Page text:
SimCity is not just a city simulation game. It is a game that emphasizes connections between different cities.
Gotmutton was a oil rich area and I hastily got drilling facilities planted. It was at this point I realized I had no short term use for drilling. All my cities were on nuclear power and the only use for oil was its future (way into the future) conversion into plastic. That plastic would be useful for this area called a Great Work. I also finally constructed an airport. Gotmutton had it all, the city with the best means of transportation. Then I realized having an airport in on city will mean I have to do the same for the rest. It was sort of like a catch 22 situaiton. Mistakes in my past cities were slowing the progress of the newer ones.
This is exactly what the new SimCity is. It is planning beyond the realms of a city. Pulling off a well built city is easy and a newbie like me got it after 3 tries in 3 hours. Sure the stats I had wasn’t anywhere near what seasoned players will deem acceptable but the city was well run, the budget was healthy and growth was constant. I am probably way too deep in my first play to fix the mess in Gotham and Gotbeef. I have completely messed up natural resources and the potential I could have turned the entire map into by specializing each city and designate areas to be water providers or power plants. You can trade nearly every service available. Maxis wants you to. By constraining each city size to a really tiny area, you are forced to make bigger plans and ensure each city works cooperatively.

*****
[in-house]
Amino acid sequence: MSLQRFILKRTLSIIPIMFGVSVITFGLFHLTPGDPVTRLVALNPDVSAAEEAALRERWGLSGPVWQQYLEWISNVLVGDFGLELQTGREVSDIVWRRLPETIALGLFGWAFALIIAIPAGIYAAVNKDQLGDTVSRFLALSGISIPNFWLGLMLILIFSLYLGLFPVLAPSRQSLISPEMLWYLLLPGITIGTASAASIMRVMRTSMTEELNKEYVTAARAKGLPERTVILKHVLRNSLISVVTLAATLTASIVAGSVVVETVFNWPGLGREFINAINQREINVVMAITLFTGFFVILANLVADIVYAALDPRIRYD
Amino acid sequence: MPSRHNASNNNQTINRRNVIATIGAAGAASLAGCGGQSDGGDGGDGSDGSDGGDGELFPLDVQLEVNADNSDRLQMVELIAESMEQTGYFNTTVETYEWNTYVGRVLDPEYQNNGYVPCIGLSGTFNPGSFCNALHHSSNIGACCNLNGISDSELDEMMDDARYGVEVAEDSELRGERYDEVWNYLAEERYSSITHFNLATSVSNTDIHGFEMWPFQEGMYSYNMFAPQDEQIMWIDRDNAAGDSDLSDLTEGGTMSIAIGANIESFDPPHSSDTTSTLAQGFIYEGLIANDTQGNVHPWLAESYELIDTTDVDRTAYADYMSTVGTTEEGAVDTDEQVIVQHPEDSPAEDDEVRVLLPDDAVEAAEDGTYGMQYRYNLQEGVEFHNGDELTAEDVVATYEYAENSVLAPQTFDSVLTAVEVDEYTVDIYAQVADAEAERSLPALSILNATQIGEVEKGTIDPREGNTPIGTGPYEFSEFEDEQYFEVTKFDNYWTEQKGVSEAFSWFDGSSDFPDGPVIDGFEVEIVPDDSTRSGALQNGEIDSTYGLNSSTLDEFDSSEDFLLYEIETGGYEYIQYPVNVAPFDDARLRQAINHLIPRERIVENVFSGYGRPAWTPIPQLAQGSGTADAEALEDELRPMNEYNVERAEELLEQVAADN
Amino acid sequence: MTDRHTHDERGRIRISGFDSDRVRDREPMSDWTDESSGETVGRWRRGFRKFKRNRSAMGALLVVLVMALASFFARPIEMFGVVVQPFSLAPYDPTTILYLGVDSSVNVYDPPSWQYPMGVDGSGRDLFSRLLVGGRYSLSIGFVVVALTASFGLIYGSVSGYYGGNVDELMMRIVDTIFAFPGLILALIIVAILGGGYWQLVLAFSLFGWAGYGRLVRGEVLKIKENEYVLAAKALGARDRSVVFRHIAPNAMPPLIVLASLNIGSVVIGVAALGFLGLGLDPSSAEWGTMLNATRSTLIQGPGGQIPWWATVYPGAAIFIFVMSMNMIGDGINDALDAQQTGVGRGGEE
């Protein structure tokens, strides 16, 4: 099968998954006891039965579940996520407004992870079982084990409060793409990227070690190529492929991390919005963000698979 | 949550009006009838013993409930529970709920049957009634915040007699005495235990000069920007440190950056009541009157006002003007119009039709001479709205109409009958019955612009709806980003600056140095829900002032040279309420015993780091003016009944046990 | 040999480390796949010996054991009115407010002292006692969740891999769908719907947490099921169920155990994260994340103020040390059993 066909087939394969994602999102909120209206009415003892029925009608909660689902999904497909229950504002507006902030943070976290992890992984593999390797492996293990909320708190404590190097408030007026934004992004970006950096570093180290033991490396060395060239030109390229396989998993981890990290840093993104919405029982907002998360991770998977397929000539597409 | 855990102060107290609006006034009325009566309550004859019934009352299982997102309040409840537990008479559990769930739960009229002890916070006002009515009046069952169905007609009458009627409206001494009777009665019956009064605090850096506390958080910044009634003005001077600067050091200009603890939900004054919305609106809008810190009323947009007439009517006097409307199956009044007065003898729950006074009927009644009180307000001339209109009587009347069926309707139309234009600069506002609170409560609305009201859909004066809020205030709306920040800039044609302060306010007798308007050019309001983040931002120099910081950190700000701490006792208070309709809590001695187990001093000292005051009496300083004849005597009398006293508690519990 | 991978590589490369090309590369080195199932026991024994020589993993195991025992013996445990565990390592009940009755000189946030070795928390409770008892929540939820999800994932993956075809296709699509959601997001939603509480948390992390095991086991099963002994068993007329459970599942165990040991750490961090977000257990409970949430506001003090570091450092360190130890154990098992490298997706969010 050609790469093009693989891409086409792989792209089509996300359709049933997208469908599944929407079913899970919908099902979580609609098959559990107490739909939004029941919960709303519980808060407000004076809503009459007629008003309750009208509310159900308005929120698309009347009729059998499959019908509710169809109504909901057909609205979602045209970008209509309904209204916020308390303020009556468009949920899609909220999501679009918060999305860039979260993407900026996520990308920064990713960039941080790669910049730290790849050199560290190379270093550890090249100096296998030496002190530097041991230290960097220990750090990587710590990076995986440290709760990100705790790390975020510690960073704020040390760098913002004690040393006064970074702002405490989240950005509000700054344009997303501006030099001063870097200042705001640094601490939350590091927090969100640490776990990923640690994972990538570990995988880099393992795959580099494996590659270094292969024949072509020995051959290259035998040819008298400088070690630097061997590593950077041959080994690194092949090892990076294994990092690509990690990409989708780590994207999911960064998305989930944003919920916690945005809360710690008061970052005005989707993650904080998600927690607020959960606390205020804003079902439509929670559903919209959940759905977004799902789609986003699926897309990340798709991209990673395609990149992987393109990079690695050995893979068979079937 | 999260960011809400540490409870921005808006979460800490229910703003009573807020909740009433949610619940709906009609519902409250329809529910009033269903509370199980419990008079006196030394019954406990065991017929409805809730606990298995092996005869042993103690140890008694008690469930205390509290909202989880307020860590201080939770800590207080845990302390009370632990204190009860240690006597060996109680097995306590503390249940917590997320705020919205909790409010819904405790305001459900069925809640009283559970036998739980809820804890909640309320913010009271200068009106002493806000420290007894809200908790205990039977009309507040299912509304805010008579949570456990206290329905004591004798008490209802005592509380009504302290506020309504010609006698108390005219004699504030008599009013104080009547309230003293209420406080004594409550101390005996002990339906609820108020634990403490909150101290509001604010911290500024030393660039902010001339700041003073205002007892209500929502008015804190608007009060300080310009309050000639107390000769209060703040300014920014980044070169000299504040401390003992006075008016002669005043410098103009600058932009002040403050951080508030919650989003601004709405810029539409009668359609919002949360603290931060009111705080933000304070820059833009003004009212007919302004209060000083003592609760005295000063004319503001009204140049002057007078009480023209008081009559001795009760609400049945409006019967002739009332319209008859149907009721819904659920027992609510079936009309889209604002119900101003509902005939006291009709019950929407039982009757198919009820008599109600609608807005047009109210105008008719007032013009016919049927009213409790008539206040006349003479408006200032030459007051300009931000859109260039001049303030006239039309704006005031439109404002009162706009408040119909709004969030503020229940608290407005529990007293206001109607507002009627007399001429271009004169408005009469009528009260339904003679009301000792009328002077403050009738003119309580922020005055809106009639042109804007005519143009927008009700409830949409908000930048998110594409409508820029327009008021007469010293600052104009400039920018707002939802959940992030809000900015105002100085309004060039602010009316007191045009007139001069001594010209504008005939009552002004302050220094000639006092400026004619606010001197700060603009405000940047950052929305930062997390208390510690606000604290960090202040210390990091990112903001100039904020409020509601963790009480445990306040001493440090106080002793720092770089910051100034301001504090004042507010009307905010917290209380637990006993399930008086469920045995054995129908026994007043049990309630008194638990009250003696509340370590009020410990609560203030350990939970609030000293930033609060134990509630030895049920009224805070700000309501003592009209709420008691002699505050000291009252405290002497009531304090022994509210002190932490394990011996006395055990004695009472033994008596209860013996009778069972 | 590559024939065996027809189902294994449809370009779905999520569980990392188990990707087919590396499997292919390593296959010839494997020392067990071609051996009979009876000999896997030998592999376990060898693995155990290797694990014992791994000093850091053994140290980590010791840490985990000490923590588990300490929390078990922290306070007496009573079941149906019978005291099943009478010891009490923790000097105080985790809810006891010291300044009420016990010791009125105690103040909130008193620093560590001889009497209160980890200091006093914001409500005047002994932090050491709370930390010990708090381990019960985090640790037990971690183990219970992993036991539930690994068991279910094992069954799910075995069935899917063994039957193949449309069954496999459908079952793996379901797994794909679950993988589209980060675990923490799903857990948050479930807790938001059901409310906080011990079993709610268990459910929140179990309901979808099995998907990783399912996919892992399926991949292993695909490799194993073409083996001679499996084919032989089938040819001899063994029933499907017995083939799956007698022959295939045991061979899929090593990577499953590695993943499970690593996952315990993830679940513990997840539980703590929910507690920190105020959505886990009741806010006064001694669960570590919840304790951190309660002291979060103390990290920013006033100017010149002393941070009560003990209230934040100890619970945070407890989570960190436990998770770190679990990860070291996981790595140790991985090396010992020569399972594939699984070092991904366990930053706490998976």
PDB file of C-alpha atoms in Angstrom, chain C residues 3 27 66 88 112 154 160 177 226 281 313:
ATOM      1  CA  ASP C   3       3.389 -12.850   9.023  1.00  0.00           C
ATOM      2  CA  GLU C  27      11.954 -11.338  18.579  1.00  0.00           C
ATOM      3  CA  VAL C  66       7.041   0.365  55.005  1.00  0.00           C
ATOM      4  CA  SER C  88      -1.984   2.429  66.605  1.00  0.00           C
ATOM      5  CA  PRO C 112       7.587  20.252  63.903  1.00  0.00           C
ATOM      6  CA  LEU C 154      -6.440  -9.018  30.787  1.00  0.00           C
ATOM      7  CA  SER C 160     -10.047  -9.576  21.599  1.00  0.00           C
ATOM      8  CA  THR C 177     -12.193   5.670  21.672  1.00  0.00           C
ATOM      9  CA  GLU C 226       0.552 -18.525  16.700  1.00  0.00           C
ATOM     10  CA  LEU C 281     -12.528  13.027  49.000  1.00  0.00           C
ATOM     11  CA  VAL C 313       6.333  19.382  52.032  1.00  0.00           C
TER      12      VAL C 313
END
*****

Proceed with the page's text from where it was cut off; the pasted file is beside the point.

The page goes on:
Some call SimCity a step towards a MMO and I agree with that. Ideally, you shouldn’t be playing the way I am and be controlling every city on the map. Each player should have a city of their own and find ways to trade and make deals with neighboring players. SimCity has a great potential to be compelling cooperative game.